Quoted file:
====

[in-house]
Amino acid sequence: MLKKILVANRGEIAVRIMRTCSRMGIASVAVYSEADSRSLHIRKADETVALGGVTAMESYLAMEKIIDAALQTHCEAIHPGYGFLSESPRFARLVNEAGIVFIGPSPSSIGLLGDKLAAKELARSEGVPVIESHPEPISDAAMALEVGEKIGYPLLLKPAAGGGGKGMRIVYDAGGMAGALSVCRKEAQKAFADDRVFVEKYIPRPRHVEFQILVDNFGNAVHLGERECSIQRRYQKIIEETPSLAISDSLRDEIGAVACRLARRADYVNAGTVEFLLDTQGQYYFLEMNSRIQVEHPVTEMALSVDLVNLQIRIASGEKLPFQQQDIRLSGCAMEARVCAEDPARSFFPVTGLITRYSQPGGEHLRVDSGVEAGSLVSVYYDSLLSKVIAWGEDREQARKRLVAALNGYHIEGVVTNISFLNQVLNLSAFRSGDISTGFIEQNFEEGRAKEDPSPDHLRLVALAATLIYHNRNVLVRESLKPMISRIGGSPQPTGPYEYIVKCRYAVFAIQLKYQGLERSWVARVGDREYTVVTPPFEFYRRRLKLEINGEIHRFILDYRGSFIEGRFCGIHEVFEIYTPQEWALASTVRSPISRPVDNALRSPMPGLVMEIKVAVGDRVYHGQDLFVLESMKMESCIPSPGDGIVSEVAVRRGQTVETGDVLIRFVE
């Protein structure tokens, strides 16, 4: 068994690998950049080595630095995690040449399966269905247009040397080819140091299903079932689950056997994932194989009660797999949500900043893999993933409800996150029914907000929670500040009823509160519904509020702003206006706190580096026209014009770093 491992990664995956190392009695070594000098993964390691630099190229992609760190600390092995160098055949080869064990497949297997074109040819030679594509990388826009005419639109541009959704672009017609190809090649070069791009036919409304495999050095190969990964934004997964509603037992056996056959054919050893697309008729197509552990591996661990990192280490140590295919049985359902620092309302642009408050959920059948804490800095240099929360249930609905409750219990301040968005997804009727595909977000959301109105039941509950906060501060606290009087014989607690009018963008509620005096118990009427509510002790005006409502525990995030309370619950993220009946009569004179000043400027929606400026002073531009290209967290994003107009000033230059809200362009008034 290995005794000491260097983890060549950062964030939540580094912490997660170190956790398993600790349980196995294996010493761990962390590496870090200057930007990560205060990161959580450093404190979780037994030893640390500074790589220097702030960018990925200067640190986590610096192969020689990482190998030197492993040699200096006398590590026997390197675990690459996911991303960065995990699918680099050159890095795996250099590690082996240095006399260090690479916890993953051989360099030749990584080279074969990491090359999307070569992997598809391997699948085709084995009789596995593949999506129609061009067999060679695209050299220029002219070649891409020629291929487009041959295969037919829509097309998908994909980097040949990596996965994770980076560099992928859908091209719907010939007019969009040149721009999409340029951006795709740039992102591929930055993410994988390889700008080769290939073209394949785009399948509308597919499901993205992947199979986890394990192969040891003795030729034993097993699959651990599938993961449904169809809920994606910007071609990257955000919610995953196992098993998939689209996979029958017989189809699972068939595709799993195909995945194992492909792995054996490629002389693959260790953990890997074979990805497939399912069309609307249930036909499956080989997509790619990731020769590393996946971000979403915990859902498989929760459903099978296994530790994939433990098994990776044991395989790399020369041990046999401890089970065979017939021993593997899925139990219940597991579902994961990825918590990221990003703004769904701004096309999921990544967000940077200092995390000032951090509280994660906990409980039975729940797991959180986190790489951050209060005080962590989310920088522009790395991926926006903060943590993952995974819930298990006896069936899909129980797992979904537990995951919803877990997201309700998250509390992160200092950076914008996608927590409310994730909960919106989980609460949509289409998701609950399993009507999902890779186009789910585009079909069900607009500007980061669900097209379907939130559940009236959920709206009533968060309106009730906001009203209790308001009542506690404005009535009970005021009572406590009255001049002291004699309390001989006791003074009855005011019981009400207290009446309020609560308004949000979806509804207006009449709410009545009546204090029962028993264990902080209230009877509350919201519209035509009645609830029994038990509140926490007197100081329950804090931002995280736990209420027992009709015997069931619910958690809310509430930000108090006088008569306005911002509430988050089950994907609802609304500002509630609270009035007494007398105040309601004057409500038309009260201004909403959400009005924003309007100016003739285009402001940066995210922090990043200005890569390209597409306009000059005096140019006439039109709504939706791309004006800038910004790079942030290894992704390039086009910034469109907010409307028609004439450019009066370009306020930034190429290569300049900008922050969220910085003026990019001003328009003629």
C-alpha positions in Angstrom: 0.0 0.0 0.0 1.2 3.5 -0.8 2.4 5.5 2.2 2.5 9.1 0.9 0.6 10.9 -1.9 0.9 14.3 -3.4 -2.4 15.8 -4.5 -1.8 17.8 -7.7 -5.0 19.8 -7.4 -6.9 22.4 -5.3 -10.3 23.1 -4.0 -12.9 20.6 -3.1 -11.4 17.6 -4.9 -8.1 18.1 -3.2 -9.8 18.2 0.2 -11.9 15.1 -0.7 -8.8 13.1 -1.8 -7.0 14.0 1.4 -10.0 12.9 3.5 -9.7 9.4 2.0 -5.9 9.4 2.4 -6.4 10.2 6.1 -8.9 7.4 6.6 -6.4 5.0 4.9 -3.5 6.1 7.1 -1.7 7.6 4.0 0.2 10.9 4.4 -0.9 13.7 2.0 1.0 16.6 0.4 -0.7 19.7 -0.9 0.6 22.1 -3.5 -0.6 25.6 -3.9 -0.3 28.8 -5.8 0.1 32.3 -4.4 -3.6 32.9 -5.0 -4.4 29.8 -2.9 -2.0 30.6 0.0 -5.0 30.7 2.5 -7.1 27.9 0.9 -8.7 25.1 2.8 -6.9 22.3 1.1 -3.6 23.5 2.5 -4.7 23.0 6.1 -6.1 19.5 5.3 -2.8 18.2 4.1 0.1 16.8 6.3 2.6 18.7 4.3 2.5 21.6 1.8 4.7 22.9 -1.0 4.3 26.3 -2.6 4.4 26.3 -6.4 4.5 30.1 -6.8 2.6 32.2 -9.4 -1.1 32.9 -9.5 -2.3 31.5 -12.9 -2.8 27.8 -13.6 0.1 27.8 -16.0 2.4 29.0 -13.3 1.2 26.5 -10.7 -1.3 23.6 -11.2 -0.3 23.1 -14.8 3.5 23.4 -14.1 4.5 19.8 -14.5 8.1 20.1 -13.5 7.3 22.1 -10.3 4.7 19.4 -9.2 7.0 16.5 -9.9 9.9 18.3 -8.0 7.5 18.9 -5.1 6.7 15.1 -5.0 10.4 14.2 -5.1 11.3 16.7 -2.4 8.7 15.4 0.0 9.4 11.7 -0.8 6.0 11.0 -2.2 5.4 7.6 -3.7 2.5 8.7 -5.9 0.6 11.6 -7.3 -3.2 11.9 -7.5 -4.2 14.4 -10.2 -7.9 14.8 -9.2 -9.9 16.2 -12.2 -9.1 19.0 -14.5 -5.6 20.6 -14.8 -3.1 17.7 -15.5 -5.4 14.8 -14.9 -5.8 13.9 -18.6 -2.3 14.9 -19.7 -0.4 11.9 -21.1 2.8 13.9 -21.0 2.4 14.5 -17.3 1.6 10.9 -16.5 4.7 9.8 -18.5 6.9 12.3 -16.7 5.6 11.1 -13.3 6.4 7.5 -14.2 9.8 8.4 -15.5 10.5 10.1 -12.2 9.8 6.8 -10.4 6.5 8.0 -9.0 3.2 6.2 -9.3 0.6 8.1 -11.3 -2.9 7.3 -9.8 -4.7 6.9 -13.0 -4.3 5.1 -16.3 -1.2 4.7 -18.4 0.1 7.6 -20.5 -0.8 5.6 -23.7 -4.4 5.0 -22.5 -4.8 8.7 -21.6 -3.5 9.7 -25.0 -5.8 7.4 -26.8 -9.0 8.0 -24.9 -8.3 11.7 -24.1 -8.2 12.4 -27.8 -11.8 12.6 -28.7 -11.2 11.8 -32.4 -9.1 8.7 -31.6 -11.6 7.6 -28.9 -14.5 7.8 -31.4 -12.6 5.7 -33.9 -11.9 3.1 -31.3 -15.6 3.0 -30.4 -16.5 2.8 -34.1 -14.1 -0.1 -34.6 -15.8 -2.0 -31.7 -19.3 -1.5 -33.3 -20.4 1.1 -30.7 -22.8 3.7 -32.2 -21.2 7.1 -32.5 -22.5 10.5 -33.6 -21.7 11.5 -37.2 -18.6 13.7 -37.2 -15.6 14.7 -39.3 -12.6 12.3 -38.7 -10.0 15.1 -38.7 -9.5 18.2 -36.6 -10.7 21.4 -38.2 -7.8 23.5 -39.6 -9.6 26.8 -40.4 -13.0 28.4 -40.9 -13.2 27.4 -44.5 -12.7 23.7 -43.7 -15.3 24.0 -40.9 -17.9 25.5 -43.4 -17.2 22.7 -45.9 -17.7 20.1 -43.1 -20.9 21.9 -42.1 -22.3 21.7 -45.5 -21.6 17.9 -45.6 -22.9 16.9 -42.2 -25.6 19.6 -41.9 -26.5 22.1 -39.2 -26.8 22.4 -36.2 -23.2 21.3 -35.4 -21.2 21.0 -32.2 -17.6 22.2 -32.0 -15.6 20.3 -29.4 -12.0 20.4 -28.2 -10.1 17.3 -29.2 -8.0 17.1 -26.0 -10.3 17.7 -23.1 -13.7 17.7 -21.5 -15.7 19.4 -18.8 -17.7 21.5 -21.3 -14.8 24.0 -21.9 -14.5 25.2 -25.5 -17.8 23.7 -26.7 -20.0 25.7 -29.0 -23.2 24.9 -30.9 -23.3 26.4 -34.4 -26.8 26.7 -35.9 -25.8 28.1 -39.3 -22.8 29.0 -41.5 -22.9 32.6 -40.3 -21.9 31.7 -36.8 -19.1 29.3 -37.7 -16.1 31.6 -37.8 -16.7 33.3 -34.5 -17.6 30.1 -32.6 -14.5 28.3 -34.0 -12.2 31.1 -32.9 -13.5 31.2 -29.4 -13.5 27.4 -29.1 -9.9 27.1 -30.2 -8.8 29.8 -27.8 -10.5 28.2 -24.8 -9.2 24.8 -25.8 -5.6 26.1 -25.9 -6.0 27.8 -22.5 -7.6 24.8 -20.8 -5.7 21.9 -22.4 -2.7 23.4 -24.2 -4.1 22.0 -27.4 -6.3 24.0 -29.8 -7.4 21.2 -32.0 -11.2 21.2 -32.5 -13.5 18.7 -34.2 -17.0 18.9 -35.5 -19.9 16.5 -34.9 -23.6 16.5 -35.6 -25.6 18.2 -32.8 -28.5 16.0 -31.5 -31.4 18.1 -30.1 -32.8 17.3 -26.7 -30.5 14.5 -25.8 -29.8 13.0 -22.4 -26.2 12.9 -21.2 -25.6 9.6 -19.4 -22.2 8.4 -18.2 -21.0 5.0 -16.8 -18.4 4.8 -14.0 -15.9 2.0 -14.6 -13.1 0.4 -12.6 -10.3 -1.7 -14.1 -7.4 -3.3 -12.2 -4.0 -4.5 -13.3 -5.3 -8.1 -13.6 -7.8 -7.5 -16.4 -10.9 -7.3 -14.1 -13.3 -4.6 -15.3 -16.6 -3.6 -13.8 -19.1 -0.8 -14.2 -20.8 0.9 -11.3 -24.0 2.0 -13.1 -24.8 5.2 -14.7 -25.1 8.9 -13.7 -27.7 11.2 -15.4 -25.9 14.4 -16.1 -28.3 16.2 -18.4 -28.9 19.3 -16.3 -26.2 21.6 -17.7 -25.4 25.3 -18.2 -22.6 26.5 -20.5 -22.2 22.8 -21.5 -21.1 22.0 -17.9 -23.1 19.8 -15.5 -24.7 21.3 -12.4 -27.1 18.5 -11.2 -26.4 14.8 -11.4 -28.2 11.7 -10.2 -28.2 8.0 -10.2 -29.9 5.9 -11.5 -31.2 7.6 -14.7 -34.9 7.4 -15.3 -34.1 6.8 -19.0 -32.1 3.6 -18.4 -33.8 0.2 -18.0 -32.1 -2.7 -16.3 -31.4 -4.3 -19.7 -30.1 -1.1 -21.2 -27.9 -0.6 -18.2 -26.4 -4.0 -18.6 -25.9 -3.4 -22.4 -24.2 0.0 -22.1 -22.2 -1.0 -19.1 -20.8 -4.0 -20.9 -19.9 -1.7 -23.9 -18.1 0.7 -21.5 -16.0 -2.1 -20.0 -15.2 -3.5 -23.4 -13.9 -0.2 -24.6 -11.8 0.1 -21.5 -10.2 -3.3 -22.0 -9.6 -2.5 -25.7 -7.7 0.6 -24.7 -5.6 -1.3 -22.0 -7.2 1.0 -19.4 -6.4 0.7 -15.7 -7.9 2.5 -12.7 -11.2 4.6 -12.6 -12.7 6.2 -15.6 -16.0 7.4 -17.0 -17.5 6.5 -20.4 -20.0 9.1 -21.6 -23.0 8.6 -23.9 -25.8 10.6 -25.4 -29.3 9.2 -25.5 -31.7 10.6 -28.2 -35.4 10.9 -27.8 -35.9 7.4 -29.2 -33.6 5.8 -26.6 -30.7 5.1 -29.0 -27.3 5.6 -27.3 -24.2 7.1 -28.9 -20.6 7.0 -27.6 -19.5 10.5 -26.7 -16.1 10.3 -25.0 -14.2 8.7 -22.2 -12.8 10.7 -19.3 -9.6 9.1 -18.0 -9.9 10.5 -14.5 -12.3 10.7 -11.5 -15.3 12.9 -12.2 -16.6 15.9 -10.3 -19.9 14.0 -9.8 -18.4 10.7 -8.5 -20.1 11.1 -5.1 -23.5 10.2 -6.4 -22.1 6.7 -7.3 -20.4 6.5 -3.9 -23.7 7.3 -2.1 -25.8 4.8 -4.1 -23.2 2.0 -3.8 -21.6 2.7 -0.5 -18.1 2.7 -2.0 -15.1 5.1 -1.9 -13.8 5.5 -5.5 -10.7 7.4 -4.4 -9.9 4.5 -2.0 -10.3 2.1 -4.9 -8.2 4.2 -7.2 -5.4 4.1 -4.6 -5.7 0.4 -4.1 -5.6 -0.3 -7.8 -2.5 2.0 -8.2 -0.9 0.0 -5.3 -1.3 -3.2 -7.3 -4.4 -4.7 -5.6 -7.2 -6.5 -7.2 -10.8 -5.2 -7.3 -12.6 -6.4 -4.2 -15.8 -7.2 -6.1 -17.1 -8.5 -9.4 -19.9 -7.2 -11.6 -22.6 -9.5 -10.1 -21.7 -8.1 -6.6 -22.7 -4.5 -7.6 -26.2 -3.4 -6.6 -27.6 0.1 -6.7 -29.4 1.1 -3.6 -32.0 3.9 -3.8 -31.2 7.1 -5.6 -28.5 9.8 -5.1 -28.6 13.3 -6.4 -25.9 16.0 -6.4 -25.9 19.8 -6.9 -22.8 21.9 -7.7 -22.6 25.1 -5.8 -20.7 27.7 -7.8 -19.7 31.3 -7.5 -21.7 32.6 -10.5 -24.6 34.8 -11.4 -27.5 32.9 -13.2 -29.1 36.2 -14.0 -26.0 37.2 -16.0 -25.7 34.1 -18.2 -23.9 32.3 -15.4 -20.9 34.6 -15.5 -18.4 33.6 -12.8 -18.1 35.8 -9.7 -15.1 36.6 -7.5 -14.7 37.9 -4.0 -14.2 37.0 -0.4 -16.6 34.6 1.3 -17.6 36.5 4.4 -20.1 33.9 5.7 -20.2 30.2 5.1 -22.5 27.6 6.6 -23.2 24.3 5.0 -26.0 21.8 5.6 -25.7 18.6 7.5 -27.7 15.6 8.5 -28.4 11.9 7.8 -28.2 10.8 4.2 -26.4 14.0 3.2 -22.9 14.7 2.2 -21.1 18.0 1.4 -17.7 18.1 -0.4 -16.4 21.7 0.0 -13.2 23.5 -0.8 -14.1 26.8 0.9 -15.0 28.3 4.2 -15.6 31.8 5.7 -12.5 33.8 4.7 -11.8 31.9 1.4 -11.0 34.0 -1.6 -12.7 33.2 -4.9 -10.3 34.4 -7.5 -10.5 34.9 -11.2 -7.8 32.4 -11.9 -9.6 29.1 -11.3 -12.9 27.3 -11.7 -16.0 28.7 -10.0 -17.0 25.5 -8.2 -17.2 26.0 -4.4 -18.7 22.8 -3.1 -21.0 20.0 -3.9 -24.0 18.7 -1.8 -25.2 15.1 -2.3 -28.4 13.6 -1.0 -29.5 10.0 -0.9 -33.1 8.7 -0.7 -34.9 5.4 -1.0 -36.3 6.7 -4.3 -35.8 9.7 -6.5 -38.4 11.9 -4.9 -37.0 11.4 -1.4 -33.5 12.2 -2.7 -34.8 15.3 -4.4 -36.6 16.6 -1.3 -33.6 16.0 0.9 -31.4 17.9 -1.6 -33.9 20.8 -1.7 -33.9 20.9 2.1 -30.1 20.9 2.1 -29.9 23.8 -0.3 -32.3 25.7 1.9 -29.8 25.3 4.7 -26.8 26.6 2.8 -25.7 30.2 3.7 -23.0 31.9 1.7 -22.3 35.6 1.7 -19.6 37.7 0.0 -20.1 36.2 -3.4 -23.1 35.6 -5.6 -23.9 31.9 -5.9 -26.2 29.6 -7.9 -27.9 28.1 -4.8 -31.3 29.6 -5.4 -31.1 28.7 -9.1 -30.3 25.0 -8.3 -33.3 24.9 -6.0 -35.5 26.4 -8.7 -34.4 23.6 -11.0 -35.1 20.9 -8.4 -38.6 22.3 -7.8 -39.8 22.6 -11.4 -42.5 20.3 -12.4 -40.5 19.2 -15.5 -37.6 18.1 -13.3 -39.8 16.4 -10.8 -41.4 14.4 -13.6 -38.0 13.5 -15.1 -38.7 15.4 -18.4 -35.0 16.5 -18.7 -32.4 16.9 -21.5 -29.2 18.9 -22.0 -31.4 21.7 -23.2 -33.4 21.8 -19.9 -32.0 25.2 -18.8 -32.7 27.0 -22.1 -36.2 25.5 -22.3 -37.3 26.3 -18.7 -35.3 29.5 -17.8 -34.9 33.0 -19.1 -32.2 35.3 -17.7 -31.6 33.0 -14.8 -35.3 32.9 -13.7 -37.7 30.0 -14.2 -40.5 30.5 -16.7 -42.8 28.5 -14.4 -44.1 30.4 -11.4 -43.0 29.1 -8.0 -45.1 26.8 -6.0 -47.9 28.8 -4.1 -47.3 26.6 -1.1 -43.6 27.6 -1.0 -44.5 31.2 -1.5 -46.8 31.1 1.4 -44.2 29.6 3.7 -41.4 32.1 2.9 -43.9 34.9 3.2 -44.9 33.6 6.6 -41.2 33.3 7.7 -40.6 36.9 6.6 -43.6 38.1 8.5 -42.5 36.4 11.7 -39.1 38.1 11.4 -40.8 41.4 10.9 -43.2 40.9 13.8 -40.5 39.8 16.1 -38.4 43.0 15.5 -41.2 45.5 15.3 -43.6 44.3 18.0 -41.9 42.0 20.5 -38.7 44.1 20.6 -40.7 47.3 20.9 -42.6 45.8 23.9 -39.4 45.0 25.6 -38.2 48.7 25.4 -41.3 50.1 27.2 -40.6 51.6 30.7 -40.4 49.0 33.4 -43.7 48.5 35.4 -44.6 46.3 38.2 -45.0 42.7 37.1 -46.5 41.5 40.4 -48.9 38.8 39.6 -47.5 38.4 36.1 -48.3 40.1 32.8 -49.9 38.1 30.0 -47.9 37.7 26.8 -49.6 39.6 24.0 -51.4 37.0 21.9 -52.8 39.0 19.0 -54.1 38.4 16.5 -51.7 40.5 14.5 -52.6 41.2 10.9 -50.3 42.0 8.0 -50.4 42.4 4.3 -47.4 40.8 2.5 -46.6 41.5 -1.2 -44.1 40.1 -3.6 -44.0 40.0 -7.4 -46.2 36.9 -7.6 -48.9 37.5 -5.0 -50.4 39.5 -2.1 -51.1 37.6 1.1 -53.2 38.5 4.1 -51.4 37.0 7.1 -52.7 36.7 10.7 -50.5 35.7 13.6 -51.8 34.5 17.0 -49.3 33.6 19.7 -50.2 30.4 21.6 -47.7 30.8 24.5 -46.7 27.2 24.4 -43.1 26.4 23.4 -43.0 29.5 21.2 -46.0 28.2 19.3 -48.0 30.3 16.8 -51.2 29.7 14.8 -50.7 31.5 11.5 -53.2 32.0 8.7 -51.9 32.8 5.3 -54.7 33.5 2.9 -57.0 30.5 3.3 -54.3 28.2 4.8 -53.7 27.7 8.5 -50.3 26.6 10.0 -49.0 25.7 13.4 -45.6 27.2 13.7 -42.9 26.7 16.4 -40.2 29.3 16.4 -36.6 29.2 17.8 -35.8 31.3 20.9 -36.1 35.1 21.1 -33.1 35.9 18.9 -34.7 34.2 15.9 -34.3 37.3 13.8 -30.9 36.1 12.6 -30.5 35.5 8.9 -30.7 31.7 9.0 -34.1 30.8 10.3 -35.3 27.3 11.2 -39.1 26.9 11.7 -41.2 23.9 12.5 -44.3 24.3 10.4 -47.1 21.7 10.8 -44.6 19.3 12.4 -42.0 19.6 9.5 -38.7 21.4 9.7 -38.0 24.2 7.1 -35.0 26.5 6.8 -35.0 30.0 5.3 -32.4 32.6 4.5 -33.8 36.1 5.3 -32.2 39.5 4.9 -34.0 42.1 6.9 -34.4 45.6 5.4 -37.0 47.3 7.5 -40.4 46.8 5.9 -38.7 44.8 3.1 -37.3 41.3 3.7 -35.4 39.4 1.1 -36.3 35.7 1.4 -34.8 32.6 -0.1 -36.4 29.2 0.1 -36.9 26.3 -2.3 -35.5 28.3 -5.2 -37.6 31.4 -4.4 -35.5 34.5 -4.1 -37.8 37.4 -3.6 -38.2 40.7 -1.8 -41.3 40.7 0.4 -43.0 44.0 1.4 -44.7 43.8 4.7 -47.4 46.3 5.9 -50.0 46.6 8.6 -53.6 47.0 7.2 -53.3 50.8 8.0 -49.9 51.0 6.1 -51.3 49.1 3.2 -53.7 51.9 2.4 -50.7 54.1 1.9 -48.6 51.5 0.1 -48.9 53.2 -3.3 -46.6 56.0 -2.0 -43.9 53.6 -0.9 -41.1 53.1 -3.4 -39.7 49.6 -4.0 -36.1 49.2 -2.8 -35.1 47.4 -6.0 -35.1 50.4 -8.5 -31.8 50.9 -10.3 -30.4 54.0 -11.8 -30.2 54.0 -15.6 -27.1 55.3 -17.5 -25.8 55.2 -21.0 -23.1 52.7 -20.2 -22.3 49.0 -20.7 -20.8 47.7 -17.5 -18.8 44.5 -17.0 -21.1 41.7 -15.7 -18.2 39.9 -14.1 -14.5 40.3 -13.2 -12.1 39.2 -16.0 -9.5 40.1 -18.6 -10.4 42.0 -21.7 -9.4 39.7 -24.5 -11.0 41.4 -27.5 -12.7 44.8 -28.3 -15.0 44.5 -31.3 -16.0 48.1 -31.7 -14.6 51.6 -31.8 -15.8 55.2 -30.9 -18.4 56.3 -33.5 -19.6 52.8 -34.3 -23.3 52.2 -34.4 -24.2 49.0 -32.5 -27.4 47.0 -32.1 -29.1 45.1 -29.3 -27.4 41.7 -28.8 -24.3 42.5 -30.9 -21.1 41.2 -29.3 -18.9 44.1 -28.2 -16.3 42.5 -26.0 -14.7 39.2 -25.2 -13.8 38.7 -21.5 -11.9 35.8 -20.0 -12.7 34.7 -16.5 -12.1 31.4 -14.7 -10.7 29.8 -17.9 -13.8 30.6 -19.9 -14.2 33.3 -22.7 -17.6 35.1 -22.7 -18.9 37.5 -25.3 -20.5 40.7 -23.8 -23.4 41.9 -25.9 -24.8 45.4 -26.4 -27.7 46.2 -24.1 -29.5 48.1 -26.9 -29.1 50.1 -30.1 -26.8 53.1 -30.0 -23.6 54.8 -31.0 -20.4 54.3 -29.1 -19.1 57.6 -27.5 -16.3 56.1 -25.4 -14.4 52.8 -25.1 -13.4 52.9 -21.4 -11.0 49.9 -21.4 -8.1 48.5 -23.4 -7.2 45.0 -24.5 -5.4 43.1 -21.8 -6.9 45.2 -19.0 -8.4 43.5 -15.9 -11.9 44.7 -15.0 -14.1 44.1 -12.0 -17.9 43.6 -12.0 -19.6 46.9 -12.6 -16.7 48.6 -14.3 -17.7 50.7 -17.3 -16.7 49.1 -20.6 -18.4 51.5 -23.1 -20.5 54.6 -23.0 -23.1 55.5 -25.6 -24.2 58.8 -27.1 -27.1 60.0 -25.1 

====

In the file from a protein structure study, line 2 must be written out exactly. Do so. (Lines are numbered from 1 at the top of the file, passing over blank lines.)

Amino acid sequence: MLKKILVANRGEIAVRIMRTCSRMGIASVAVYSEADSRSLHIRKADETVALGGVTAMESYLAMEKIIDAALQTHCEAIHPGYGFLSESPRFARLVNEAGIVFIGPSPSSIGLLGDKLAAKELARSEGVPVIESHPEPISDAAMALEVGEKIGYPLLLKPAAGGGGKGMRIVYDAGGMAGALSVCRKEAQKAFADDRVFVEKYIPRPRHVEFQILVDNFGNAVHLGERECSIQRRYQKIIEETPSLAISDSLRDEIGAVACRLARRADYVNAGTVEFLLDTQGQYYFLEMNSRIQVEHPVTEMALSVDLVNLQIRIASGEKLPFQQQDIRLSGCAMEARVCAEDPARSFFPVTGLITRYSQPGGEHLRVDSGVEAGSLVSVYYDSLLSKVIAWGEDREQARKRLVAALNGYHIEGVVTNISFLNQVLNLSAFRSGDISTGFIEQNFEEGRAKEDPSPDHLRLVALAATLIYHNRNVLVRESLKPMISRIGGSPQPTGPYEYIVKCRYAVFAIQLKYQGLERSWVARVGDREYTVVTPPFEFYRRRLKLEINGEIHRFILDYRGSFIEGRFCGIHEVFEIYTPQEWALASTVRSPISRPVDNALRSPMPGLVMEIKVAVGDRVYHGQDLFVLESMKMESCIPSPGDGIVSEVAVRRGQTVETGDVLIRFVE